The deadline for entries to RØDE’s ‘My RØDE Reel 2016′ competition has just passed, so I thought it a good time to reflect on my experience of entering a film competition. True to form, I didn’t get around to filming and editing my short film until the 11th hour. Perfectionism was my main hurdle, as always, but there were a few other issues at play which meant I had to change my plans last minute. I think it’s been a good learning curve though, and so I wanted to write about and share my thoughts on the matter.
Filming a running documentary
I’m in the process of making a documentary about my husband Ed’s attempts to break 15 minutes for 5km. At the moment his PB is 15:09, set in the summer of 2015 at a Tipton Harriers Open Graded Meeting, and he’s itching to push his time down further. I’ve been tagging along to nearly every race over the past 6 months to capture race footage – from grim cross country events under flight paths and grey skies (Donnington National Championships in February, I’m looking at you) to blisteringly hot Midlands League events such as Tamworth where Ed has taken it upon himself to gather points for his team and navigate immovable barriers at speed. The steeplechase really is an event for masochists.
I’ve captured lots of footage, but it only makes sense in the grand scheme of a longer documentary. For a 3 minute short film, I felt that the narrative would have been all over the place moving from race to race. As such, by the time May came around I had settled on the idea of focusing on a single race for the My RØDE Reel entry: Highgate Harriers Night of the 10,000m PBs. This is an event that Ed has raced before and I’ve attended as a spectator, but this year it was extra special as the ‘A’ races were also set to be the England Athletics 10,000m championships and decide which athletes would compete at the Olympics this summer.
In this post I show you how I make my digital images look like they were shot on modern 35mm film. It is one of my most popular blog posts and was most recently updated in February 2018.
In case you want the TL;DR version of events here’s how I do it, largely in camera:
ETTR to minimise digital noise and achieve the correct shadows exposure in camera; use vintage or legacy lenses; boost the luminance in the midtones in post-production; use film presets to mimic the colours of 35mm film stock. Remember though, the most important thing is your base file. No amount of post-production can turn a bad photo into a good one.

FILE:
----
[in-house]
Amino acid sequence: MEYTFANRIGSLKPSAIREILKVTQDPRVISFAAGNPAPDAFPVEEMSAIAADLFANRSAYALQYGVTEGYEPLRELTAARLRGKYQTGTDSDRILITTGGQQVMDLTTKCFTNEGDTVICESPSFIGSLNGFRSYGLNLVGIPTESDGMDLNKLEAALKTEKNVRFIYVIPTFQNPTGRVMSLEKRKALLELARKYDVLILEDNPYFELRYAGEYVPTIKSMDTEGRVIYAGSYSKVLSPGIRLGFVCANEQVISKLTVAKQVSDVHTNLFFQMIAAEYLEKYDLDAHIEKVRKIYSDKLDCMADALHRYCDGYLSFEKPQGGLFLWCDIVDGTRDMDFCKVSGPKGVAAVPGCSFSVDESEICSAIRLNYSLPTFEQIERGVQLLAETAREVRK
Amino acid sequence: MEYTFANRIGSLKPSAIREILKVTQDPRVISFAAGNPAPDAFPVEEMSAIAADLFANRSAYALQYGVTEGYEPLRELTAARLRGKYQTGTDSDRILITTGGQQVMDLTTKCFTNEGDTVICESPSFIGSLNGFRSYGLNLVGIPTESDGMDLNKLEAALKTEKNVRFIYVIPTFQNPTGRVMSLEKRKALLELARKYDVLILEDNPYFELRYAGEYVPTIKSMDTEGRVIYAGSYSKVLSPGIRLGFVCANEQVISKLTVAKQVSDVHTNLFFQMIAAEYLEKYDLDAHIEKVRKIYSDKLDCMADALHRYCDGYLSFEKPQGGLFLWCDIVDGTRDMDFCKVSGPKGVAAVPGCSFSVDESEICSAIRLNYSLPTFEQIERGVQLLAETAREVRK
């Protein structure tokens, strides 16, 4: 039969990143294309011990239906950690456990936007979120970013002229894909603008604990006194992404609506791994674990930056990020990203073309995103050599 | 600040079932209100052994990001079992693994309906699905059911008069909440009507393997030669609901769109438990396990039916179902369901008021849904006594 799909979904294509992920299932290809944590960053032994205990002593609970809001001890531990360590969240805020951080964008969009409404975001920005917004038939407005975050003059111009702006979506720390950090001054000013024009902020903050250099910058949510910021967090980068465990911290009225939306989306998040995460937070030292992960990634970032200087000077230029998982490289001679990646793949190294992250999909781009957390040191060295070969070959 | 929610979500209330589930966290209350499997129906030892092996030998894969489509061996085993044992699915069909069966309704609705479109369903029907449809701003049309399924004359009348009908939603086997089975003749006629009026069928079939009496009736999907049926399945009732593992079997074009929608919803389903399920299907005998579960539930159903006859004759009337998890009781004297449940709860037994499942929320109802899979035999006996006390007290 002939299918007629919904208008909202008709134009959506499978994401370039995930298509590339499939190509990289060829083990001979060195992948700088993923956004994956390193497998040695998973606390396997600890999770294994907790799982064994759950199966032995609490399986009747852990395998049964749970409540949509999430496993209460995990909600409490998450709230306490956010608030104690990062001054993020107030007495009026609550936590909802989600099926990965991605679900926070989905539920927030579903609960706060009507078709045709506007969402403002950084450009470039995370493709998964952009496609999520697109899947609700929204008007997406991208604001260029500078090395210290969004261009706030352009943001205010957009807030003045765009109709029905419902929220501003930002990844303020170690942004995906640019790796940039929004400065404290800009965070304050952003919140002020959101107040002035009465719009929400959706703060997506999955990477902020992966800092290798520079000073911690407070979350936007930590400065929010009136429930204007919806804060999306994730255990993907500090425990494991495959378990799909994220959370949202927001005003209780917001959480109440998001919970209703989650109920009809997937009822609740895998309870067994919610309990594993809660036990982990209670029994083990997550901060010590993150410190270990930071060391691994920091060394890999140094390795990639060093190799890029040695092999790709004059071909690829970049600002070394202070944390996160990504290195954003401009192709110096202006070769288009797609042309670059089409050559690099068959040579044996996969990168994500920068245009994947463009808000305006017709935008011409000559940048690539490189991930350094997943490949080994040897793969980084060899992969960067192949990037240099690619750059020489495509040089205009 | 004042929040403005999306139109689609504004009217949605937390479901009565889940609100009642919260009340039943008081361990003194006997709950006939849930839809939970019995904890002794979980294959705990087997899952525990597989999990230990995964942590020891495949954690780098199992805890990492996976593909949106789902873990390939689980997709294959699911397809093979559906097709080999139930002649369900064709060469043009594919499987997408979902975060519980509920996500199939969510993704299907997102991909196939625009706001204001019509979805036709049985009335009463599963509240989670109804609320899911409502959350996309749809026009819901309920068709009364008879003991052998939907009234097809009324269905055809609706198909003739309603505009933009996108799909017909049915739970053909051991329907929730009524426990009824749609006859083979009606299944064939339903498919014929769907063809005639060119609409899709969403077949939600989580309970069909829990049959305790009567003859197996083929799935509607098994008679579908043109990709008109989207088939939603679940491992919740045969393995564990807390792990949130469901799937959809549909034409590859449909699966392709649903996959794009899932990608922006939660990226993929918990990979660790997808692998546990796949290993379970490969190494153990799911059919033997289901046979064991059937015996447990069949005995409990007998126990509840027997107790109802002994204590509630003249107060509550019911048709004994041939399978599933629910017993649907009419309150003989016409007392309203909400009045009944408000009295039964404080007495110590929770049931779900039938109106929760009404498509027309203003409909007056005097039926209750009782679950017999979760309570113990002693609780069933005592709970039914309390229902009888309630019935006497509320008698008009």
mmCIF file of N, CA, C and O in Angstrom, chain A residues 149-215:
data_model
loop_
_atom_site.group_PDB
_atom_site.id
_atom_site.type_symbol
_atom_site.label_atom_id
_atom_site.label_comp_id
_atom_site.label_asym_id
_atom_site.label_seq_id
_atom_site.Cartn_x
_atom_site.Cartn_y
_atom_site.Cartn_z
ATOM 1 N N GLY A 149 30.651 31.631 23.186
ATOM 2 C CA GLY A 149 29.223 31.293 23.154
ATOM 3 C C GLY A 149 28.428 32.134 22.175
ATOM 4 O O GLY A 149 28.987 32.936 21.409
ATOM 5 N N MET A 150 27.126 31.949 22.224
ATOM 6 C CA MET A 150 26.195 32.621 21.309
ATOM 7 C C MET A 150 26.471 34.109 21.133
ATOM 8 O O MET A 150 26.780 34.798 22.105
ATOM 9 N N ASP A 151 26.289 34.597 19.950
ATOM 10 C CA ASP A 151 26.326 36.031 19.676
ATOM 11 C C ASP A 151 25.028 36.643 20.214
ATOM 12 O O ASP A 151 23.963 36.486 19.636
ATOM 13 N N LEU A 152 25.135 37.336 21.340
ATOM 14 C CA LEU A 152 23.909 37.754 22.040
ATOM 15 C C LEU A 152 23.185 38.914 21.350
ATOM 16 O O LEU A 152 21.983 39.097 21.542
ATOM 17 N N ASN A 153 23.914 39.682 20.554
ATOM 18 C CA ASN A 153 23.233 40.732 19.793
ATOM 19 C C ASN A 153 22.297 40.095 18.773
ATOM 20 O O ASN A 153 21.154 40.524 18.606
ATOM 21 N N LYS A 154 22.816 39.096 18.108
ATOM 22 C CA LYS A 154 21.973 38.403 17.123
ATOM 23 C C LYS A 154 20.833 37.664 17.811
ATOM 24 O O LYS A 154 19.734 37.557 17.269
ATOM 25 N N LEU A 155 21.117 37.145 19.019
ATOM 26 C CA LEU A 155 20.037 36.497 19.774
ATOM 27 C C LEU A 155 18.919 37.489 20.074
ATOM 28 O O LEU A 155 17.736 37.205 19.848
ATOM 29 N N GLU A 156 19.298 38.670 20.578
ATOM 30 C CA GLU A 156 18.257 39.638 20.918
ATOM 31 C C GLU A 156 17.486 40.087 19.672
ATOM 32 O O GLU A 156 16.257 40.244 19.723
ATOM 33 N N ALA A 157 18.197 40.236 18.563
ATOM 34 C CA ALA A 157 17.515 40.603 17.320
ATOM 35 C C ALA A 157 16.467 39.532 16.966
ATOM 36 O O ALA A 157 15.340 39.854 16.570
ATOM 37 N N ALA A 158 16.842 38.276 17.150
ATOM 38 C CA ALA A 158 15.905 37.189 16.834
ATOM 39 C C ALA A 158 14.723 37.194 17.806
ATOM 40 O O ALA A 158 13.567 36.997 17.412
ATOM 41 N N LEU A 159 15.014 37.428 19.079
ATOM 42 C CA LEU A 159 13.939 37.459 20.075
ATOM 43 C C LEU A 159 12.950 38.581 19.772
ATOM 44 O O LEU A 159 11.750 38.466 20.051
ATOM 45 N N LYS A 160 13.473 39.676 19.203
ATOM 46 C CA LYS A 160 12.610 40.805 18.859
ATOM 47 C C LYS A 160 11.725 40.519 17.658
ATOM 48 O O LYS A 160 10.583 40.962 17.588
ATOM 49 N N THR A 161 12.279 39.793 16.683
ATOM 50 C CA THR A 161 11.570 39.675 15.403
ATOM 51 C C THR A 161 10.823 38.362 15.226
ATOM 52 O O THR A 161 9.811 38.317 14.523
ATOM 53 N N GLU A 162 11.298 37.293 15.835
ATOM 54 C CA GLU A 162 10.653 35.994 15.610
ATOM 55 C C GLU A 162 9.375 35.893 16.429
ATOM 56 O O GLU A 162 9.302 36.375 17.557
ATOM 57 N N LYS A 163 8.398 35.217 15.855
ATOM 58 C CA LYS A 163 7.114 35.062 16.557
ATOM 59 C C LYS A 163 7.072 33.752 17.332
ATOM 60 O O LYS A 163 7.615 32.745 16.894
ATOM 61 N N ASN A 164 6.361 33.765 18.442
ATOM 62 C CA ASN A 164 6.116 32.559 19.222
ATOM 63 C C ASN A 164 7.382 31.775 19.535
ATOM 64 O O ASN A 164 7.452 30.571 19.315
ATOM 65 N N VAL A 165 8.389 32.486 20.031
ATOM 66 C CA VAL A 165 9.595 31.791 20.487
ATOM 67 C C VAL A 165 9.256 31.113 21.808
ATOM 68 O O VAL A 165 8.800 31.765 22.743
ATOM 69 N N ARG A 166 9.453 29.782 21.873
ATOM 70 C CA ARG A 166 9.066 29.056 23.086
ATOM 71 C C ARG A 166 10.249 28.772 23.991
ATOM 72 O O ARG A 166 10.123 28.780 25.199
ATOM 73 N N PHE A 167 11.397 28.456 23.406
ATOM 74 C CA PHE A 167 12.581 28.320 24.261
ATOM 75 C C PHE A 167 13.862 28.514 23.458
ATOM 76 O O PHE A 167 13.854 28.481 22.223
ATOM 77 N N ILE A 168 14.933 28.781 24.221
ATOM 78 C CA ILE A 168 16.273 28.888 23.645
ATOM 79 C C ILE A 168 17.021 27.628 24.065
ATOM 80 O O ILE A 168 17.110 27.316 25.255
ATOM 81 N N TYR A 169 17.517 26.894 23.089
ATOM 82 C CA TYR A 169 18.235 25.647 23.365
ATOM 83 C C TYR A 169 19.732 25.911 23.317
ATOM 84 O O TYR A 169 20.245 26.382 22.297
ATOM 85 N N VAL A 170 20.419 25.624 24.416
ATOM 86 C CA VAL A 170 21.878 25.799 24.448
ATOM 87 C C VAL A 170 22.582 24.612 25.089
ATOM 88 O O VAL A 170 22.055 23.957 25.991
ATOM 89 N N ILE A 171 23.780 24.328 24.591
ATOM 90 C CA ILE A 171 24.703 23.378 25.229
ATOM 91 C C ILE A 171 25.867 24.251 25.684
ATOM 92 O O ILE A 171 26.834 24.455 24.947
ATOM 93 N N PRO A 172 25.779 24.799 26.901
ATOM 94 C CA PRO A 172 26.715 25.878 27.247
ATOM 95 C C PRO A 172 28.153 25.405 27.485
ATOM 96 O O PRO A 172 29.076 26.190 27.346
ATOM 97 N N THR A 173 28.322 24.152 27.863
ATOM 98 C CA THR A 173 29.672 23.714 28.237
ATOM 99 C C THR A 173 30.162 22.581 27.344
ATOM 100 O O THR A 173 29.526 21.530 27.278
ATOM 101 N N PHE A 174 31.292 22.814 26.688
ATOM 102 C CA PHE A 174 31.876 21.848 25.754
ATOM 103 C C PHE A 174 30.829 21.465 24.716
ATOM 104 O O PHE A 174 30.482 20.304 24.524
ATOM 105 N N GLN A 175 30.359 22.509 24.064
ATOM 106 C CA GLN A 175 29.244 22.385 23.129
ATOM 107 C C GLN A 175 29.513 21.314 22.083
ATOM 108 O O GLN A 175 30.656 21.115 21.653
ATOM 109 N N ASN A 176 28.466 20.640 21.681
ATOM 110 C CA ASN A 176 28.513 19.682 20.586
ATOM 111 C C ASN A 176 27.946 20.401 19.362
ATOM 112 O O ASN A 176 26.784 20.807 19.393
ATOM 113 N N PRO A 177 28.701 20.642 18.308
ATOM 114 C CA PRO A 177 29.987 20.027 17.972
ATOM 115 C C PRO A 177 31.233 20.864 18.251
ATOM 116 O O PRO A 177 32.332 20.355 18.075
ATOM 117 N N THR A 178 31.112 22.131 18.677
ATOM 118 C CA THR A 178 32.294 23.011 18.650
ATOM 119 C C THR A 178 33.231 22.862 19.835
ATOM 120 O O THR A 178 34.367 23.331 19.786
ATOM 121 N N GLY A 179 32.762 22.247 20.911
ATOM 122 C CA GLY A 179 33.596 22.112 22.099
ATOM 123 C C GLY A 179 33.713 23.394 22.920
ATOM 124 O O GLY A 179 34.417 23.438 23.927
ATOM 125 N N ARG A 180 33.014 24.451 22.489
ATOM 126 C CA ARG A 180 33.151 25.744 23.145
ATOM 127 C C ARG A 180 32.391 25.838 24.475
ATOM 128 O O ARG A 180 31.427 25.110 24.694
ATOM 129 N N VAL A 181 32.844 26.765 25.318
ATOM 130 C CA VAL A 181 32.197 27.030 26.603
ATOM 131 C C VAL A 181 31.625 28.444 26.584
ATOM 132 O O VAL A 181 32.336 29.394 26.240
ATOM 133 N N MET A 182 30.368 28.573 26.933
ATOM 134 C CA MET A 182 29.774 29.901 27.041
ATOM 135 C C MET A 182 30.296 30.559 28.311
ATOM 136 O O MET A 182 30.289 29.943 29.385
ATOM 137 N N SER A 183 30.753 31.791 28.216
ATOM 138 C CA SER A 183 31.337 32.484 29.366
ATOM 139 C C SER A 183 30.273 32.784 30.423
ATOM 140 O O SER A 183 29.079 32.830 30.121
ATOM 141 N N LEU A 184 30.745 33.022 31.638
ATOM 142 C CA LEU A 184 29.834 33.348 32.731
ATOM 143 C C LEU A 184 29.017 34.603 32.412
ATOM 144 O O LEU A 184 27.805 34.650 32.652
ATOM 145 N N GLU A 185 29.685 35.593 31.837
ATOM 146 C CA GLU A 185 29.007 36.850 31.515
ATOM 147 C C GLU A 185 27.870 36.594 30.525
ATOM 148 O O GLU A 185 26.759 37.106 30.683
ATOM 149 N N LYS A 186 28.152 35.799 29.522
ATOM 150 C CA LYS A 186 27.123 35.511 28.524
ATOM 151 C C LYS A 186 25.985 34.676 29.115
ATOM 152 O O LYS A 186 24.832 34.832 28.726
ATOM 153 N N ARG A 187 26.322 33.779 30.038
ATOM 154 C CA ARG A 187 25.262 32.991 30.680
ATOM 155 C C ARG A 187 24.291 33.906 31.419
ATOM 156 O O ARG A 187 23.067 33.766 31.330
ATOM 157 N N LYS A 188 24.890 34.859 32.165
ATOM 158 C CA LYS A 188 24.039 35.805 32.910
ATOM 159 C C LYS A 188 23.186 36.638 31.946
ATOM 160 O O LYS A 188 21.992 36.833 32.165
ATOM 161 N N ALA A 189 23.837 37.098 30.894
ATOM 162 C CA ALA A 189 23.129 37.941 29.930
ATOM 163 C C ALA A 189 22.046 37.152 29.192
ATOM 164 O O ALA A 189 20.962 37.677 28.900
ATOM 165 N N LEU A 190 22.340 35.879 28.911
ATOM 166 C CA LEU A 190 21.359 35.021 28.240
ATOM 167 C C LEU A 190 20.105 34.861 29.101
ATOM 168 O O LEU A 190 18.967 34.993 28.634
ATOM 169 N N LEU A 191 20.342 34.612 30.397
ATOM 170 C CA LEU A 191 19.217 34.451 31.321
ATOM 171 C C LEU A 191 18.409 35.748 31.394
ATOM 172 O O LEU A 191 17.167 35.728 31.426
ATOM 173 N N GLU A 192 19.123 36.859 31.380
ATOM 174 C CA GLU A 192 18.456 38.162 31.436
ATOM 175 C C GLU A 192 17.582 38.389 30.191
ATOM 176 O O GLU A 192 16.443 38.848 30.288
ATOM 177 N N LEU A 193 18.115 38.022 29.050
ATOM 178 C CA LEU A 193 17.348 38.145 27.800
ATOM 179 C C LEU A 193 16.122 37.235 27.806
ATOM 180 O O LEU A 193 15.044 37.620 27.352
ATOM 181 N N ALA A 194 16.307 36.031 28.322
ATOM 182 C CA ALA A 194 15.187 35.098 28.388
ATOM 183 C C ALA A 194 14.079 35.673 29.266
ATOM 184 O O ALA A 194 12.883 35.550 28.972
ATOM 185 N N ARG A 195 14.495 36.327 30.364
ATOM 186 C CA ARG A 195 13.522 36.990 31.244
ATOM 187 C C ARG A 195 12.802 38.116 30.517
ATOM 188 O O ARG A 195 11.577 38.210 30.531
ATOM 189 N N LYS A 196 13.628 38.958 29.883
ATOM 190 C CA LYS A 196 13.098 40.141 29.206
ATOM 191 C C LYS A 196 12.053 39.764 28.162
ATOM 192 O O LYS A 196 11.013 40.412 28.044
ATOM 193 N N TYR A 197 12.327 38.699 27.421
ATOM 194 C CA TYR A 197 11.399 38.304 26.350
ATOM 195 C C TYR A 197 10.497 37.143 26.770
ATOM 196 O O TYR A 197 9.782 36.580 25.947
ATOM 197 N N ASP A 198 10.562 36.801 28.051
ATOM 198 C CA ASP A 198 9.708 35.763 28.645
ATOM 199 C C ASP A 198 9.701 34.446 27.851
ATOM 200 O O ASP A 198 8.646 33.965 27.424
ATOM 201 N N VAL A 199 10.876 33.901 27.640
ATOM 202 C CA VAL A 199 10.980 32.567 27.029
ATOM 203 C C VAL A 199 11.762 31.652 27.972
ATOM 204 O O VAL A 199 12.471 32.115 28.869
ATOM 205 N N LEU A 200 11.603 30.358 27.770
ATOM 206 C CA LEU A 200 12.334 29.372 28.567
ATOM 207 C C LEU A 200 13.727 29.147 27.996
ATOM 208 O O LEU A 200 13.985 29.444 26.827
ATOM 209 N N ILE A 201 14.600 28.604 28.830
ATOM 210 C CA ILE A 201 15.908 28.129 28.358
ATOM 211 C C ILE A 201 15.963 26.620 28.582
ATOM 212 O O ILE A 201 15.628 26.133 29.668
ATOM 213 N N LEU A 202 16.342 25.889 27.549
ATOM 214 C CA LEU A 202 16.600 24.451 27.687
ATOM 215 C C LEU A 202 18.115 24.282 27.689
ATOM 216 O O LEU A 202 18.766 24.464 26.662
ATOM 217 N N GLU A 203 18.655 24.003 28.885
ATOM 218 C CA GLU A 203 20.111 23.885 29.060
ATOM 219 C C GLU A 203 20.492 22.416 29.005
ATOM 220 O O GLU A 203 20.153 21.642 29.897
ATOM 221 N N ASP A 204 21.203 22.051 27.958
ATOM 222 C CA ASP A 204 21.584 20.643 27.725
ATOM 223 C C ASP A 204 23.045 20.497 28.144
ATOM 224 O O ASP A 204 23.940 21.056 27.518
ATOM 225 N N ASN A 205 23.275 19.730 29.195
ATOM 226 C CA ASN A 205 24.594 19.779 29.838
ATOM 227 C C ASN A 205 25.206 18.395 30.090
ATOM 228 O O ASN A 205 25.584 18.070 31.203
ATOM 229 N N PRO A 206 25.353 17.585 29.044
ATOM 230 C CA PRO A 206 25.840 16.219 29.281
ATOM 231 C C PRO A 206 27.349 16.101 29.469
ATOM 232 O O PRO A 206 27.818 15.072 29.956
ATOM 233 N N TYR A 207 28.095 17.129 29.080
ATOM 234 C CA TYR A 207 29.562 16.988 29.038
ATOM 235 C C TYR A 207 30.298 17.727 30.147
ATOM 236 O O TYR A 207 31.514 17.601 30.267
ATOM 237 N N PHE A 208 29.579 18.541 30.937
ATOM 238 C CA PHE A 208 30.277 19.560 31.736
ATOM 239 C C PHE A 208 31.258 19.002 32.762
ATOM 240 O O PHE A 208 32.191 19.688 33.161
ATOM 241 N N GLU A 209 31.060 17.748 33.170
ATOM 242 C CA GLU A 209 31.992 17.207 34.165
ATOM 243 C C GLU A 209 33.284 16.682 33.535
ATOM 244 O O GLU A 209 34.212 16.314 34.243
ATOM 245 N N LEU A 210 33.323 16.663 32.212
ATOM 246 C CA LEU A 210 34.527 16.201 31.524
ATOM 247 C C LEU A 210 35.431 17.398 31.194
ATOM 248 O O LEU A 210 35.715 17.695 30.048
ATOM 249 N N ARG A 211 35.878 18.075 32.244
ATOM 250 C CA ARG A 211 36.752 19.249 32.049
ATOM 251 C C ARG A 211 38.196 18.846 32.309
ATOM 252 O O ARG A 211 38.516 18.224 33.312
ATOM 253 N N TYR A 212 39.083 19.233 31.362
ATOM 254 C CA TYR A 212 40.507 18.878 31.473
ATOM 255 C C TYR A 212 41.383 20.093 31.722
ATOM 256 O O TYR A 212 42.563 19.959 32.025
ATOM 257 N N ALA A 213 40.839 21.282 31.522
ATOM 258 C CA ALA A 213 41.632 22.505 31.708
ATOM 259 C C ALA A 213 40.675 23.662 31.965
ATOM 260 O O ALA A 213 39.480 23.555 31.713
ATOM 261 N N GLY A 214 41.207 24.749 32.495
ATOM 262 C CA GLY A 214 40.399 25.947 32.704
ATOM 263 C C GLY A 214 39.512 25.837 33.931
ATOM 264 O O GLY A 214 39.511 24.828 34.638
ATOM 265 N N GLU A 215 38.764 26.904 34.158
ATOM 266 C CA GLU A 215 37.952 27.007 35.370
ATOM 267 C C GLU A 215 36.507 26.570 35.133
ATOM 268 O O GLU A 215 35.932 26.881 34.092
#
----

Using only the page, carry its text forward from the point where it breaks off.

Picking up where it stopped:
If you want to know more of the hows and whys, as well as my suggestions for good quality film emulation presets, read on.
These photos were taken during a trip to the Brecon Beacons over February half term. It’s a bit of a tradition for us to head to the mountains during the school holidays. Over February half term, the spring holidays in late March or early April, and then again at some point in August we head either north or south to Snowdonia or the Brecon Beacons. This time it was the Brecons and the plan was to make an ascent to the main ridge for dawn.
We drove down to South Wales on the Monday and climbed the ridge in daylight to make sure that it was safe for us to go up in the dark the next morning. It was the first time we’d climbed Pen y Fan and Corn Du, and even thought we knew it to be a well trodden path, after a hairy anniversary climb in the Glyderau back in August we were feeling extra cautious. It was bitterly cold up on the ridge even in the sunshine, but the views out west over the rest of the range were incredible. Looking up over Corn Du I could make out the moon hanging low in the sky just above the peak.
Back in August, Ed and I spent a week on holiday in Estonia. We stayed in a little studio apartment in Kalamaja, Tallinn, and hired a car for the week so that we could make daytrips out of the city, too. We spent a lot of time in Tallinn itself as it is a beautiful city with lots to see, but we also took daytrips to Haapsalu and Pärnu, and on a third day explored the grounds of Palmse Manor and Viru Bog in Lahemaa National Park. The week we visited, Estonia was experiencing a rare heatwave and so we were on the lookout for shade and water. On the way back from Haapsalu we stopped at Keila waterfall and on the way back from Lahemaa we visited Jägala waterfall, both of which are worth taking the scenic slow route home to see. The photos below are a mix of film and digital. The film photos were taken on Portra 160 and Fujicolor C200, which is why the colours are a little mixed. All of the photos are over on Flickr with geotags if you want to plan your own trip.
A collection of photos from a holiday with Ed’s family in Mauritius. We stayed on a resort, but spent some time on the public beaches and exploring the sugar fields, too. Coming from the deepest, darkest depths of a northern-hemisphere winter, I was addicted to the light and barely put my camera down. The white buildings, white sand, big skies and open beaches created the most gorgeous soft box effect that I couldn’t get enough of. The photos are a mix of film (Portra 160, Noritsu scanned) and digital.